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Credit After Bankruptcy-- What Does a Discharge Mean

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  • Credit After Bankruptcy-- What Does a Discharge Mean

Credit After Bankruptcy– What Does a Discharge Mean

We have provided some valuable information below about your discharge and what to do going forward.

 What The Discharge means:

The Discharge means that none of the creditors you listed on your bankruptcy petition can NEVER try to collect that debt against you ever again. If they ever try, they may be in violation of the Discharge Order. Let us know if this happens.

NOTE: some debts like child support, student loans and certain taxes are not dischargeable.

Reaffirmation (keeping debts):

If you reaffirmed a debt in your bankruptcy, remember that you are still obligated on that debt so you need to continue to pay that debt on time. If you cannot afford the payment, you have 60 days from when the agreement was filed to rescind and void it.

What to do Next?

Go ahead and pull your credit reports from the three major credit bureau. When you pull them, do not be surprised if you see that some of your debts are still being reported incorrectly.

You can get one free report from the three major credit bureaus each year. Go to www.annualcreditreport.com to access the web site set up by the Federal Government under the FACT Act. You will set up an account with each agency. They will issue you a login and password. Keep this information handy — you will need it later.

Ideally, your credit report should show your discharged debt with a ZERO balance and it should say “Included in Bankruptcy” next to it. If it does not say this, then log back into the web site and go to “DISPUTE.” This will pull up every creditor on your credit report. Just click on the creditor you are disputing and it will being up a selection of reasons for disputing that debt. All you need to do is click the reason “Was included in my bankruptcy filing.” It’s that easy.

In about 45 days, the agency will update your report showing the debts being reported correctly. It’s easy to take care and something that you should do right away.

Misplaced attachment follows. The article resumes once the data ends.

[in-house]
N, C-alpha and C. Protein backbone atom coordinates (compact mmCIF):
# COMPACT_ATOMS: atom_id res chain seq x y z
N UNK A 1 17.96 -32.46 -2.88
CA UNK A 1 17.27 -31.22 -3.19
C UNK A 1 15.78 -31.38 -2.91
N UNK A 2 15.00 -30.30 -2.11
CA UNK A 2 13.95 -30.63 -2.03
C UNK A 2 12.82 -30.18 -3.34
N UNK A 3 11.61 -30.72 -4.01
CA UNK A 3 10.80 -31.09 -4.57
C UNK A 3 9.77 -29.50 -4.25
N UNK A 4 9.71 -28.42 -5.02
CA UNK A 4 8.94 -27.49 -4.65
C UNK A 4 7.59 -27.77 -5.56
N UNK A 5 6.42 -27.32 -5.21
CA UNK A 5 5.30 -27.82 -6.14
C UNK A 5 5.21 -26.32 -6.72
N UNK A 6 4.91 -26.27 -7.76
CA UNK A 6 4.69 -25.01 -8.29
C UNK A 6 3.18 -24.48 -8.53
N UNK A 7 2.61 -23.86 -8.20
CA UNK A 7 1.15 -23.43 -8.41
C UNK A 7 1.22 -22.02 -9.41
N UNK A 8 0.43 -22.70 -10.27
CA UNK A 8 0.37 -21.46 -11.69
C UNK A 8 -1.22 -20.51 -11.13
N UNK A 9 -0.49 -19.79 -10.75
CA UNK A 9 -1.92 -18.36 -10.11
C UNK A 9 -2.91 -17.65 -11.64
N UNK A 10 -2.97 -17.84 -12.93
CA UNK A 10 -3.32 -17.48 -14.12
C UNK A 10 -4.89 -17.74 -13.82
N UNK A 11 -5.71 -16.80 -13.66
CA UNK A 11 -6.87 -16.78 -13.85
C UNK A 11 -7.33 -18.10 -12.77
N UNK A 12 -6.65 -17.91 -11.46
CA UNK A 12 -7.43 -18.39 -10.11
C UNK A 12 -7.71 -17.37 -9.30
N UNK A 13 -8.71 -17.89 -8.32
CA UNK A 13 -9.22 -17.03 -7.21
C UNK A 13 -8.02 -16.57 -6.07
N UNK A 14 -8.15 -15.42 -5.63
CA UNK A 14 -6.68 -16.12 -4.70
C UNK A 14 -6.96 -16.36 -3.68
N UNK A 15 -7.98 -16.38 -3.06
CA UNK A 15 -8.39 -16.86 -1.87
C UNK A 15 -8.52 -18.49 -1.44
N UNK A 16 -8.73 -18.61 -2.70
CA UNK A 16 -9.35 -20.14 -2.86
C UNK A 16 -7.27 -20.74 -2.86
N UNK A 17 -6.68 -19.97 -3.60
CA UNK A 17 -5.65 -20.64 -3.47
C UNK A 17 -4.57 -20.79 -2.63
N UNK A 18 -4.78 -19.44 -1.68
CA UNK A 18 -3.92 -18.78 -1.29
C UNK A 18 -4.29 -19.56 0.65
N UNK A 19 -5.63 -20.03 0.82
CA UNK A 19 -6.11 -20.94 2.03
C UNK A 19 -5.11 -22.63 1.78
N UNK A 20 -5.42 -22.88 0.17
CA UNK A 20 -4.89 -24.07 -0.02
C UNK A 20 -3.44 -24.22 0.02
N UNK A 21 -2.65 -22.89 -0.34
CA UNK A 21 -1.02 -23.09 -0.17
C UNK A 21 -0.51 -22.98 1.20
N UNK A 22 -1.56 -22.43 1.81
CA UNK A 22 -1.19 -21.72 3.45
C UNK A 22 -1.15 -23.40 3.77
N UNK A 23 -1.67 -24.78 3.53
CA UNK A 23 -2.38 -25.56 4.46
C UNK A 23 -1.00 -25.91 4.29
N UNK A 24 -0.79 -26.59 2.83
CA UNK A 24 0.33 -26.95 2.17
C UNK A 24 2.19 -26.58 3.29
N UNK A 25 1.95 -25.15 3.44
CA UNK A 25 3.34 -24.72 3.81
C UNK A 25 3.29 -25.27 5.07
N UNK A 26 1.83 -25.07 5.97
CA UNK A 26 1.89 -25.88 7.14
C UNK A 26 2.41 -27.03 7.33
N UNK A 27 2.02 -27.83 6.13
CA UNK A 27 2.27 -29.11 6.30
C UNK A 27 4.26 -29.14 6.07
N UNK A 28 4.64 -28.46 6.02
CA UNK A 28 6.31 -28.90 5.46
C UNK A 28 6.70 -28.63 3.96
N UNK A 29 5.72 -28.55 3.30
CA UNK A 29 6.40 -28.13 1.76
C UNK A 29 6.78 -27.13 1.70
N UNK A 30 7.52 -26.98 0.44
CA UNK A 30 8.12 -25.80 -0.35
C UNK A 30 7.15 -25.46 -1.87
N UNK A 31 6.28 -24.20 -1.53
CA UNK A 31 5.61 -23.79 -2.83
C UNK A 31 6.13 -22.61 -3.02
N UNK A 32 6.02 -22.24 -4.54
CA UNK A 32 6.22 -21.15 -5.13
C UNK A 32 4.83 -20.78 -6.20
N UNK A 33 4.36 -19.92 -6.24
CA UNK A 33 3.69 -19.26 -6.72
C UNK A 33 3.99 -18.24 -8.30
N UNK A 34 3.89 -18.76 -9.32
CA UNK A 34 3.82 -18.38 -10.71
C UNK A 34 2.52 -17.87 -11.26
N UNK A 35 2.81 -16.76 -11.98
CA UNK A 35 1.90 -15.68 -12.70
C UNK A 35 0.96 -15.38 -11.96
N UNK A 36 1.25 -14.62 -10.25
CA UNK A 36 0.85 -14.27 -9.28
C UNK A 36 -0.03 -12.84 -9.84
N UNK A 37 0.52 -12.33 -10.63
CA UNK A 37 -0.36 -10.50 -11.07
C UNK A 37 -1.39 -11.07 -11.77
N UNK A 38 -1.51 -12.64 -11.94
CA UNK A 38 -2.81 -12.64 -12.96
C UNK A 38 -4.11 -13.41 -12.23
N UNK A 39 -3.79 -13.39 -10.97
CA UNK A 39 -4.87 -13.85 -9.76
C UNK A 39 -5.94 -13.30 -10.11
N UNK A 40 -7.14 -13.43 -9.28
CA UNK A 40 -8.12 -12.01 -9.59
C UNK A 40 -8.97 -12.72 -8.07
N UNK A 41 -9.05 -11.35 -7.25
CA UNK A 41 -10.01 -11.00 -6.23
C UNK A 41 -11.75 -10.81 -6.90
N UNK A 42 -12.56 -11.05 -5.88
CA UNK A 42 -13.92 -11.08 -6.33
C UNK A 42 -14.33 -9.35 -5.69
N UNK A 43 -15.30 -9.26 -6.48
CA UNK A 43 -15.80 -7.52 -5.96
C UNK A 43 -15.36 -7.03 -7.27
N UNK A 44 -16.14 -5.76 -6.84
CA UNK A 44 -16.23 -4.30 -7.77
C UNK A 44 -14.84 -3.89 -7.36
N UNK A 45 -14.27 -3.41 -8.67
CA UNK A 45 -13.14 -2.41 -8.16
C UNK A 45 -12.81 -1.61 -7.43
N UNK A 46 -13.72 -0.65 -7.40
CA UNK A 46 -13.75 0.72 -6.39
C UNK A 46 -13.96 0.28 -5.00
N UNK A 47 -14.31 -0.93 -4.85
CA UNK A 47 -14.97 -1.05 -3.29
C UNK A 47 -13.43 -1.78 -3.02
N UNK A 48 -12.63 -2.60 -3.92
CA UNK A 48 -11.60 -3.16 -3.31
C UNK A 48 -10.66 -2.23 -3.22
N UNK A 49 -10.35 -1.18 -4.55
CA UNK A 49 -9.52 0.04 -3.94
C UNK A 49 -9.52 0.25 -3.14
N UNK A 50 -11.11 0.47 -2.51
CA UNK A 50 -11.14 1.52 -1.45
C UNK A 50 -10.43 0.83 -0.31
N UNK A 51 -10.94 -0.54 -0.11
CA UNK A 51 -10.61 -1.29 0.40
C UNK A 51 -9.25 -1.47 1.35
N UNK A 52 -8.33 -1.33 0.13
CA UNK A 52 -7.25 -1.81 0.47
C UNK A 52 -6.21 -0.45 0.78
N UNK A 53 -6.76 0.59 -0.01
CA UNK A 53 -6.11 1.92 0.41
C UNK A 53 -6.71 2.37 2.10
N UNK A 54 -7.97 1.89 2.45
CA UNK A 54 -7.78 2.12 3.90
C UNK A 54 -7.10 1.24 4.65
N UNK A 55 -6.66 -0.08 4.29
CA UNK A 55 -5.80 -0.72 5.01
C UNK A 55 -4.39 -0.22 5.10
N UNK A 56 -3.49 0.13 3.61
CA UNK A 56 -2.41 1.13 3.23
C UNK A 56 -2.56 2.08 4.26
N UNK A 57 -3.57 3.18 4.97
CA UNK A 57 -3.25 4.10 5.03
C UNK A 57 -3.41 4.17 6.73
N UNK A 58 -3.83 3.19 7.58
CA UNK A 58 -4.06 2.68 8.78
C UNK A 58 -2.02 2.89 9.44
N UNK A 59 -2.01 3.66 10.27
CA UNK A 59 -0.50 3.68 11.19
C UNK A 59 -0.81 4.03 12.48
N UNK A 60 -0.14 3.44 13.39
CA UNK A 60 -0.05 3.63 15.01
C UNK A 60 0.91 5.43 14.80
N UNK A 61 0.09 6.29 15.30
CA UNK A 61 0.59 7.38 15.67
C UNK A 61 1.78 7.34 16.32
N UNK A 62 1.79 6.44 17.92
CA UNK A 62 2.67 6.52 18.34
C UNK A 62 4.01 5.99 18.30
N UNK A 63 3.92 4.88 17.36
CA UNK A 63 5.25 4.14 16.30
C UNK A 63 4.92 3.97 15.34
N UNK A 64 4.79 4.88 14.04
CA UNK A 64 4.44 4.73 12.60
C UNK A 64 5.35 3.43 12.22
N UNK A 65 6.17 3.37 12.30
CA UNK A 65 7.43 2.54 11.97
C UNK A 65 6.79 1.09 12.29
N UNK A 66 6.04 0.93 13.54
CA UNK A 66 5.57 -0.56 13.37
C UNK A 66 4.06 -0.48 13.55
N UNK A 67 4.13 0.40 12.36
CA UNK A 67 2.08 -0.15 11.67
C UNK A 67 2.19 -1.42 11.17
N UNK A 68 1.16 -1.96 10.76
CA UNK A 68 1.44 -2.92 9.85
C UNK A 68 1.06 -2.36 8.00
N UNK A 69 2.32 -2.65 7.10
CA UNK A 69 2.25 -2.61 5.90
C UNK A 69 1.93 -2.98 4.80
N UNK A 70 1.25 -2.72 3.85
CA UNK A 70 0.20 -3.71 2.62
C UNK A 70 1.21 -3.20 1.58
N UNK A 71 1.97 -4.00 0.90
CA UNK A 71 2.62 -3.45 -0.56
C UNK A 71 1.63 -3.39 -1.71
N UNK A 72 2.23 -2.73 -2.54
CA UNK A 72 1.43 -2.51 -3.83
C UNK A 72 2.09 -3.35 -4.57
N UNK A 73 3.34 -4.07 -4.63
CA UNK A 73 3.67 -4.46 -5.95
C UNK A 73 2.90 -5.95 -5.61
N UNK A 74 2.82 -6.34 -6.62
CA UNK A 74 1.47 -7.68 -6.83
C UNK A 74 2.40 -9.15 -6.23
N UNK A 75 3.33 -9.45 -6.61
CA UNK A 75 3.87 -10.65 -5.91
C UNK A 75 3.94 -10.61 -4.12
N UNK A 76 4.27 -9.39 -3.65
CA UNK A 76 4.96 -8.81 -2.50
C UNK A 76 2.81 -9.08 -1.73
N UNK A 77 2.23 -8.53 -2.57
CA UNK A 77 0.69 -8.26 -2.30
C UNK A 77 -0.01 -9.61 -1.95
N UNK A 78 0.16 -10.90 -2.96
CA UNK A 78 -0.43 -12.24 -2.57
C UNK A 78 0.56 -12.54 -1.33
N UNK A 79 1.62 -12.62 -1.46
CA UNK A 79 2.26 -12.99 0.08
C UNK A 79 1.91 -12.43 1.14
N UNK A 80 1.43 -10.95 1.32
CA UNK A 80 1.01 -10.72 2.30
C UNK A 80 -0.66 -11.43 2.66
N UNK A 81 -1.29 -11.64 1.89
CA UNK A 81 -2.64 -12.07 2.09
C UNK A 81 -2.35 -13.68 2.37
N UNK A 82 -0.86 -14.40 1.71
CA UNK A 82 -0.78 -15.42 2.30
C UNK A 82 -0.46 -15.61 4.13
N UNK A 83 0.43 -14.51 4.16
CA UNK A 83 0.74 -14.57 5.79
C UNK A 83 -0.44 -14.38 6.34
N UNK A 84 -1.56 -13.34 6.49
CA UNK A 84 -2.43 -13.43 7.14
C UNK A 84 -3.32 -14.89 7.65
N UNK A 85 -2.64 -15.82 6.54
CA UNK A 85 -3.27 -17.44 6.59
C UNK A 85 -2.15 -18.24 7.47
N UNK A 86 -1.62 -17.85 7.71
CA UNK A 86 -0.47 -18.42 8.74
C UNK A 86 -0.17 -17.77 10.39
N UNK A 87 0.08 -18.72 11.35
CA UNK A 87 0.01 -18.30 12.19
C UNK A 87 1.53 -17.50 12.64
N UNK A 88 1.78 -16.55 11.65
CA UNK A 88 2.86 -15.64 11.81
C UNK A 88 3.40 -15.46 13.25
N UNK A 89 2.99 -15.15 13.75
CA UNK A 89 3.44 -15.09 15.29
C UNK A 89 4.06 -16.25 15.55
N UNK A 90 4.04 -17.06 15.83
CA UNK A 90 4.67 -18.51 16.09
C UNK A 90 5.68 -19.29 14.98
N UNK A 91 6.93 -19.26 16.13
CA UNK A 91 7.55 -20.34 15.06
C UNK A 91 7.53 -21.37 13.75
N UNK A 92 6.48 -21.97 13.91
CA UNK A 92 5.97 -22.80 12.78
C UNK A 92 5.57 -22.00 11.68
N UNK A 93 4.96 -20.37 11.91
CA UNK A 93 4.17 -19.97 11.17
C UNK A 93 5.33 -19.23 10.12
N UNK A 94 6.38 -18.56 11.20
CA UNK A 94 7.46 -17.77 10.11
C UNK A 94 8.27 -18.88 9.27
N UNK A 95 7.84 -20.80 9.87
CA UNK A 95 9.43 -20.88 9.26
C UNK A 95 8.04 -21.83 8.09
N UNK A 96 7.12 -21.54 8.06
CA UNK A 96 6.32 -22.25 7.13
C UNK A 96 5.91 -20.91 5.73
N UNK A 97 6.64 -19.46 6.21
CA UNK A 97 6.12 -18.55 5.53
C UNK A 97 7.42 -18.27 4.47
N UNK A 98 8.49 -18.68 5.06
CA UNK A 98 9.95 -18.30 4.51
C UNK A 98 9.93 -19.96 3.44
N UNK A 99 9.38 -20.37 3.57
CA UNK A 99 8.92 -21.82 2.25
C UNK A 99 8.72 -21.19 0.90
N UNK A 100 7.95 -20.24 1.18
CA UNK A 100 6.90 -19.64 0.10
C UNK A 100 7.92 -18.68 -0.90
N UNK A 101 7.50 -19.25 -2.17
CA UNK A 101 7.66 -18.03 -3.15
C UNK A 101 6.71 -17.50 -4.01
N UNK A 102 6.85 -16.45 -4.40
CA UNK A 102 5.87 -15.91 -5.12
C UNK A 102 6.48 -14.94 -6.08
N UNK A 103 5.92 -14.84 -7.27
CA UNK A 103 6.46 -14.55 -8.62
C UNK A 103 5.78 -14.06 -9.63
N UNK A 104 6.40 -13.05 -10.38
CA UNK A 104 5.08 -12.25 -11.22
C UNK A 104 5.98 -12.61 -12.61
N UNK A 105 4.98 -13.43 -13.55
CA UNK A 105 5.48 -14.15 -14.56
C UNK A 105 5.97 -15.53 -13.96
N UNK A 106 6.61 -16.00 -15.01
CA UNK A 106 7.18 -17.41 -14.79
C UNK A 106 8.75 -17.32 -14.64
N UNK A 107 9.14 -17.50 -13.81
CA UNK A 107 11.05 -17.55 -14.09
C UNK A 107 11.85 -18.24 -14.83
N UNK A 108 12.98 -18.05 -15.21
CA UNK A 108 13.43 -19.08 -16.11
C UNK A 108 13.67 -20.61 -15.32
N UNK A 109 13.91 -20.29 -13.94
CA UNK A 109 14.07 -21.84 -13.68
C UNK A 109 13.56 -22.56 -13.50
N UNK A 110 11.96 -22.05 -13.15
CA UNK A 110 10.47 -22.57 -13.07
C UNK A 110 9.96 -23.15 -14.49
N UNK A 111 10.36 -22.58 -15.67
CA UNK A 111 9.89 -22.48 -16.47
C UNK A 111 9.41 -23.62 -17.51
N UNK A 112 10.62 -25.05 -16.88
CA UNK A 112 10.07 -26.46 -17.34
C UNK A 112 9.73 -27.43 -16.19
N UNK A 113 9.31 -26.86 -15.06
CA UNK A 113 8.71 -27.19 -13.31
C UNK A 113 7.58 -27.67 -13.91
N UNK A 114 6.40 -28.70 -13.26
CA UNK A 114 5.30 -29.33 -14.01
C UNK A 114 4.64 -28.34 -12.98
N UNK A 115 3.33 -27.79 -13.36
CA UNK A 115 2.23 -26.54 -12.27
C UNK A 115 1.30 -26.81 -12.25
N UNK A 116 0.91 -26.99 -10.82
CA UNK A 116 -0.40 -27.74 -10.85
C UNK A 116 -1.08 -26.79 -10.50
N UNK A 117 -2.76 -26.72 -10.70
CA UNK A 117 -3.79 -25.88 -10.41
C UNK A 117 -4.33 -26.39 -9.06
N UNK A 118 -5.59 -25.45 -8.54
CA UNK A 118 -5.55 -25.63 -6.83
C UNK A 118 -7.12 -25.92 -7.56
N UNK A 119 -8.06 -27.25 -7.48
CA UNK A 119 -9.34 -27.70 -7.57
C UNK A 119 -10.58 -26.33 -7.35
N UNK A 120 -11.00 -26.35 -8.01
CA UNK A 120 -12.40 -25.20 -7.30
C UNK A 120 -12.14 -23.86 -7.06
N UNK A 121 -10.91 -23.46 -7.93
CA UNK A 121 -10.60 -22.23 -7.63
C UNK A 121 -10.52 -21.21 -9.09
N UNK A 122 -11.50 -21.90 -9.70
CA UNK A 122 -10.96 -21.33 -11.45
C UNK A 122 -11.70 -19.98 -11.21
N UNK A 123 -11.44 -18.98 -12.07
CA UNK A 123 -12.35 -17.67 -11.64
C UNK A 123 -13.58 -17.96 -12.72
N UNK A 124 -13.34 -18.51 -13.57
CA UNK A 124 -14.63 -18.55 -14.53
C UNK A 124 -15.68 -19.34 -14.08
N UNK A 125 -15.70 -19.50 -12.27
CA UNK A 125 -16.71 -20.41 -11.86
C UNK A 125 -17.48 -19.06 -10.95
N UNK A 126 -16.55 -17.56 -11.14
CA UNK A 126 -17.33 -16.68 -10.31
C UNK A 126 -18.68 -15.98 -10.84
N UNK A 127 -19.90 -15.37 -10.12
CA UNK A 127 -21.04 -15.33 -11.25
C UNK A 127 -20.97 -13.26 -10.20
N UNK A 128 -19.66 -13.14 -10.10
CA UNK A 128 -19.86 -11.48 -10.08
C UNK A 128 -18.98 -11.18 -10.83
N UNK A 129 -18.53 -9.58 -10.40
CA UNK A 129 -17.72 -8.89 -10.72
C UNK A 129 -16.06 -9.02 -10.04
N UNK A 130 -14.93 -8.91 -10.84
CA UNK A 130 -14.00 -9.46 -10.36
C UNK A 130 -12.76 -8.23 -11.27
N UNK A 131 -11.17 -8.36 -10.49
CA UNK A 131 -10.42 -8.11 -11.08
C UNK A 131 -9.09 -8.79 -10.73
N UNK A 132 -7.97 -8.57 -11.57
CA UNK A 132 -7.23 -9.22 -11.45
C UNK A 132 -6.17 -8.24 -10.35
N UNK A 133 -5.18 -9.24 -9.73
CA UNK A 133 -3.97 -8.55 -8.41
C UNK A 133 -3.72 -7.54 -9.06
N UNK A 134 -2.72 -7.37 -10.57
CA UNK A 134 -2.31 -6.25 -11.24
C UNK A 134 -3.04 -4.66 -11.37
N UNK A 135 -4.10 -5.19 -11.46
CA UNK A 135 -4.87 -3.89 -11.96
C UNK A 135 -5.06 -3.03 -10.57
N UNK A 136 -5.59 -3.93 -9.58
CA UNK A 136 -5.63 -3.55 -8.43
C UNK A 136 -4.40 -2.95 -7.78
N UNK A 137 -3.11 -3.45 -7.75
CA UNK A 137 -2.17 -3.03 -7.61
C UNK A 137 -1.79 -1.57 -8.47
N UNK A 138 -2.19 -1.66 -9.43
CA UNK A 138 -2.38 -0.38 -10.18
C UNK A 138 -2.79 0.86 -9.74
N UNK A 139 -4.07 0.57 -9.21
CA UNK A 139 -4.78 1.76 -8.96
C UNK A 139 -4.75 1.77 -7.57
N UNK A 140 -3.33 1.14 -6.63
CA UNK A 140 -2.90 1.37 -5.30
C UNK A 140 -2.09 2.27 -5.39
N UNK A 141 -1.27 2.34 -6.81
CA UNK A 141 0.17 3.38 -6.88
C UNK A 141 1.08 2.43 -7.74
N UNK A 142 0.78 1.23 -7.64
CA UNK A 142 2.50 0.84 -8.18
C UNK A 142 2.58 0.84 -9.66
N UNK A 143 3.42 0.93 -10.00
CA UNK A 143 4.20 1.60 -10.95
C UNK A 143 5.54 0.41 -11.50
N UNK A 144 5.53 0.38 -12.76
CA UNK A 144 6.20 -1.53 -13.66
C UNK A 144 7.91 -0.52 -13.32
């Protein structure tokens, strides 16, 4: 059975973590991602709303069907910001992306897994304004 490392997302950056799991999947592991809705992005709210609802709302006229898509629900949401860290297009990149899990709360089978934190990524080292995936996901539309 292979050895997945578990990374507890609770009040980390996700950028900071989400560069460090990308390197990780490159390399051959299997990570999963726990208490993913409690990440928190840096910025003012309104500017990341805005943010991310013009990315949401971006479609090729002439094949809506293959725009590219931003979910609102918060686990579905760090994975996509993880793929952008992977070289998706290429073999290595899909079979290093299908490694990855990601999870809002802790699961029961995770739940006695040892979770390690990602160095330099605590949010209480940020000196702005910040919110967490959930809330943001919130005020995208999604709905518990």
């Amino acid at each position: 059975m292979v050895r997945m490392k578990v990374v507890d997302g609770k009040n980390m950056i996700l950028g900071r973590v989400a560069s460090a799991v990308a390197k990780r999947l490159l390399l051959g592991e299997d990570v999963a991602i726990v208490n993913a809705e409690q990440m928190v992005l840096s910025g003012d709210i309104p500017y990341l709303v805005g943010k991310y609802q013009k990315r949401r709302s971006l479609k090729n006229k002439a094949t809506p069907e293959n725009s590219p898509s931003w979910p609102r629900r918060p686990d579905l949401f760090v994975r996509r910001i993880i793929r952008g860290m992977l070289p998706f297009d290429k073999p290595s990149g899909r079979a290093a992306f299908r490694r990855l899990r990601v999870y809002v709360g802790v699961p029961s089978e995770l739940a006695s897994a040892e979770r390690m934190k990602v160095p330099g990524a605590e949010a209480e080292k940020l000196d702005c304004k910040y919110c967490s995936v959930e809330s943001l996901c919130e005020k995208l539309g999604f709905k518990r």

IMPORTANT: Make sure that your Credit Report is UPDATED and CORRECTED PRIOR to getting any type of financing. Especially if you are buying a house or car!

The Next Two to Three years:

The next two to three years are the most important time to re-establish and rehabilitate your credit. You don’t need to lay low for the next two to three years, but you should continue focusing on living within your means and paying cash. This means buying things used, buying things at thrift stores, and not buying and financing a bunch of new stuff that you cannot afford. You need to learn to live and stay on a budget.

Of course this doesn’t mean that you shouldn’t get any credit at all. Normally it helps to have two to three new credit items on your credit report after a bankruptcy filing. This may mean getting a car loan or applying for a credit card. You should be receiving offers for new credit as we speak. However, please be SMART about any new credit you receive. Pick and choose credit that is the most affordable with the fairest terms. The main impact your bankruptcy has on your credit is

making your new credit much more expensive. You are still considered a credit-risk and you will have to pay a much higher rate of interest than someone with a better credit score.

Most importantly, once you establish new credit, you must pay ON TIME. If you increase your income, re-establish your credit, and pay on time; then you should find that after four or five years, your credit score will greatly improve and the bankruptcy will not affect you as much anymore. After the fifth year, most lenders will only want to know what have you done with your credit since the bankruptcy and how able will you be to pay for your new credit.

 

RECOMMENDATIONS:

Your credit score (FICO) and how high you can get it after bankruptcy are important. We recommend that you download FICO’s 17-page booklet called Understanding Credit Reports and Scores. You can find it on FICO’s web site at www.myfico.com/CreditEducation/.

 

FURTHER NOTE:

Some creditors MAY report the cancellation of your debt to the IRS. If this happens, it’s mistake and one you can easily correct. To correct it, you should file a Form 982 (Reduction of Tax Attributes Due to Discharge of Indebtedness), with your Federal income tax return. Please consult with your tax advisor first if you have any questions.

 

Please visit our website for more information about us and bankruptcy. Call us today at (713) 974-1151 to schedule a no-obligation consultation or feel free to email us at Consumerlaw@busby-lee.com

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